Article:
It is seventy-three years since the 1948 Naqba, and fifty-three years since the 1967 Israeli occupation of the West Bank, Gaza and East Jerusalem. In its surface manifestations, the Israeli state appears as strong as ever, this whether you take seventy-three or fifty-three years as your preferred metric.
Israel acts with impunity. It seems that no matter how egregious its actions, how contrary to international and humanitarian law, how ethically barren its actions are, there is no calling it to account. Key state actors– for example, USA, UK, EU – at present have no interest in meaningfully challenging Israel’s state machine of systematised oppression. This perhaps is especially true of those states which, were they to exert themselves, have potential leverage with Israel.
But this is only one side of the story.
No longer impregnable
Over recent months there has been the growth of a unified Palestinian political consciousness, one that transcends and counters the structured-in impediments to unity that Israel has so assiduously cultivated.
What perhaps was previously experienced as separate, or if not separate, then at least distant and loosely connected bonds of affiliation – between Palestinian Israelis and East Jerusalem Palestinians, between Gaza Palestinians and West Bank Palestinians, between the Israeli contrived Palestinian fragmented Bantustans of the West Bank, and all these with the wider Palestinian diaspora – has over recent months metamorphosised into nascent, connected political expression. George Zeidan and Miran Khwais expressed this in their article in the Israeli newspaper Haaretz:
‘Now, we as Palestinians are rediscovering our common aspirations, our common goal of freedom, rejecting the artificial borders imposed and sustained by force and discrimination. We will be faced with critical questions and positions that we need to navigate together: finding common ground between political cultures, from Islamists to secularists.’
The Palestinian Policy Network, al-Shabaka, had a similar perspective:
‘Over the last two months, Palestinians across colonized Palestine have been protesting in shared struggle with Sheikh Jarrah [in East Jerusalem], including Palestinians with Israeli citizenship in cities like Haifa, Jaffa, and Lydd. These protests and demonstrations were met with violent repression from the Israeli regime, a reaction that is neither unprecedented nor unexpected.’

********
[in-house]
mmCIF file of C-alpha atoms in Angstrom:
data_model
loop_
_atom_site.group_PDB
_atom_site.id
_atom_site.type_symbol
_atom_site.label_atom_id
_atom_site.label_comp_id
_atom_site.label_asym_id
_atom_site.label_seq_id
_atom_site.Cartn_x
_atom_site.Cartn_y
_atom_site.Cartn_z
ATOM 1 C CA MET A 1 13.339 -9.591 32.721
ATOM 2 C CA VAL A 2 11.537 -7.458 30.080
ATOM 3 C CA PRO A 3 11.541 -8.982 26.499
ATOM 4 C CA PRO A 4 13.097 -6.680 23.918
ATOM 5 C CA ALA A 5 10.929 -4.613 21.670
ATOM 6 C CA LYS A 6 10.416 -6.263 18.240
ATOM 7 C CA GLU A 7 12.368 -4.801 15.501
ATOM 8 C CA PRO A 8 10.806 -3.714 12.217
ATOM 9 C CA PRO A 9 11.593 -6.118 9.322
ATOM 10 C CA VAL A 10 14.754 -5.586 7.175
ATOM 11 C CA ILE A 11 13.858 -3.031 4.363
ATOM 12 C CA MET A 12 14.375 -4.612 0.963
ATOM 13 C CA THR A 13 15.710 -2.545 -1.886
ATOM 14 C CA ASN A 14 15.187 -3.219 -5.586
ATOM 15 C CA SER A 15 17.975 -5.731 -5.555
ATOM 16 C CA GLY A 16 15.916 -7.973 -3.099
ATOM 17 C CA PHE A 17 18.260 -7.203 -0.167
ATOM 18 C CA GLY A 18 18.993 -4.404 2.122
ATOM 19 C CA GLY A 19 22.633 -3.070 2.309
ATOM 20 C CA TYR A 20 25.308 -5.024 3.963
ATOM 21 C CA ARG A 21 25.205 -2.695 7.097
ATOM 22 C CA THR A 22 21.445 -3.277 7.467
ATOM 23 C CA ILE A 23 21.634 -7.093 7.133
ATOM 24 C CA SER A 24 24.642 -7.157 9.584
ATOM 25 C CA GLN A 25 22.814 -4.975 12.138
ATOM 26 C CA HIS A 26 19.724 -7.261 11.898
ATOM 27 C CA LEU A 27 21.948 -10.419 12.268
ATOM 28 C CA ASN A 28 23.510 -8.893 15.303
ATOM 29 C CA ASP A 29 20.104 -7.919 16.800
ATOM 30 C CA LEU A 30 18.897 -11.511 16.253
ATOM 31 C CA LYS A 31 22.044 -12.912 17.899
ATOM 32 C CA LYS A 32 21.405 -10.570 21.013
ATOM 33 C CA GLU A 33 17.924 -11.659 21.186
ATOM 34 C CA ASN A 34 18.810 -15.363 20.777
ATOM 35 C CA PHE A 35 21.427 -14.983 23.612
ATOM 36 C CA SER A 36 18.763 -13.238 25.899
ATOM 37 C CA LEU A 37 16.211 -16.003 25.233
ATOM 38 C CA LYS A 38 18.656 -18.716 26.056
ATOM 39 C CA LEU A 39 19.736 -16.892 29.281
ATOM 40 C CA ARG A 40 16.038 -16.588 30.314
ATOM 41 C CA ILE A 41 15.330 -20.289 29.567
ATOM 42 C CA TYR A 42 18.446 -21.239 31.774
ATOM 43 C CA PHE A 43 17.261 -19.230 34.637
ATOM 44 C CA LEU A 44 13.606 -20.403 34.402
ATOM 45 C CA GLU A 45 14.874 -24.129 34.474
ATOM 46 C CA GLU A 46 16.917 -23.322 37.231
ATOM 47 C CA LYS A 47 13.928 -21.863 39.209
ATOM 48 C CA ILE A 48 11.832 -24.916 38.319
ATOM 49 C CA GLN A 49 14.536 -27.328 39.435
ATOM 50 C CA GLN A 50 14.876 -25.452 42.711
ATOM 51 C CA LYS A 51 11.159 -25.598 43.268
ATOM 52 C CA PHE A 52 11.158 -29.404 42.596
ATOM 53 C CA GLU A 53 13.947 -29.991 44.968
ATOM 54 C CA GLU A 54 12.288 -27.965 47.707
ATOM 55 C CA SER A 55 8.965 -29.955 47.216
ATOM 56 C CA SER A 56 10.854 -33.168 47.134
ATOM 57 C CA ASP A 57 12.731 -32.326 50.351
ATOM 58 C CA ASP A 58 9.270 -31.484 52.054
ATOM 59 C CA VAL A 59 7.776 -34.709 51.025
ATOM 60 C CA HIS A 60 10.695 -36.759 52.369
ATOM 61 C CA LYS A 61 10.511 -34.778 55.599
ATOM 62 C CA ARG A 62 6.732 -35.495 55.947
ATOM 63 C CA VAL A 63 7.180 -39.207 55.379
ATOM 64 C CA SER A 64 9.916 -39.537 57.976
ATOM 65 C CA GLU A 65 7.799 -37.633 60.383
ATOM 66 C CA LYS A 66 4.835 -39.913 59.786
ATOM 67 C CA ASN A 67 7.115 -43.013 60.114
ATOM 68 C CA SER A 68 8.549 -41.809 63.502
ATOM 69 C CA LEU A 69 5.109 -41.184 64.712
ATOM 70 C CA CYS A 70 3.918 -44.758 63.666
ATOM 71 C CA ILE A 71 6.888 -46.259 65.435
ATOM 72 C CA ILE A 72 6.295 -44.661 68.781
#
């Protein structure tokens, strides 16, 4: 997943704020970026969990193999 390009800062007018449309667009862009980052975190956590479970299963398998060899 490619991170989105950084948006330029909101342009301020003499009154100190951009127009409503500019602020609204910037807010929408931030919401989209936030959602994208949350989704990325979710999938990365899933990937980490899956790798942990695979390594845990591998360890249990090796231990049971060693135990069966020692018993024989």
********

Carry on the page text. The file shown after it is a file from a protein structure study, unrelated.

As both quotes underscore, there is no point in underestimating the difficulties that lie ahead, not least those spawned by the deeply corrupt Israeli helpmate, and USA and EU funded, Palestinian Authority.
However, the overarching political analysis is almost mathematical: Palestinian fragmentation = Israeli state dominance. The obverse is also likely to be true: Palestinian unity = Israeli dominance weakened.
National and international civil society
International state actors have made no meaningful effort to pressurise Israel, this for decades, with Ireland being a recent exception (see below). But the same is not true of national and international civil society which, partly as a result of Israel’s recent actions, not least in Gaza and East Jerusalem, appears as a gathering force.
Civil society has a key role to play in changing the terms of debate about Palestine/Israel, and pressurising their own national governments to change their positions. Naivety, however, is not on display here, the enormity of the task is not to be downplayed. Equally, there has been positive movement at various levels, movement that would be unthinkable had national and international civil society not exerted itself, and strenuously. Thus:
- This June, activists and dockworkers responded to an international call to action and successfully prevented an Israel-owned vessel from unloading its cargo at Oakland in California on Friday. At around 6pm, the Volans, a cargo vessel owned and operated by the ZIM shipping corporation, pulled out of port with its cargo intact.
- Hundreds of thousands of people from over 150 cities have participated in protests in solidarity with Palestinians. (For list go to Al Jazeera)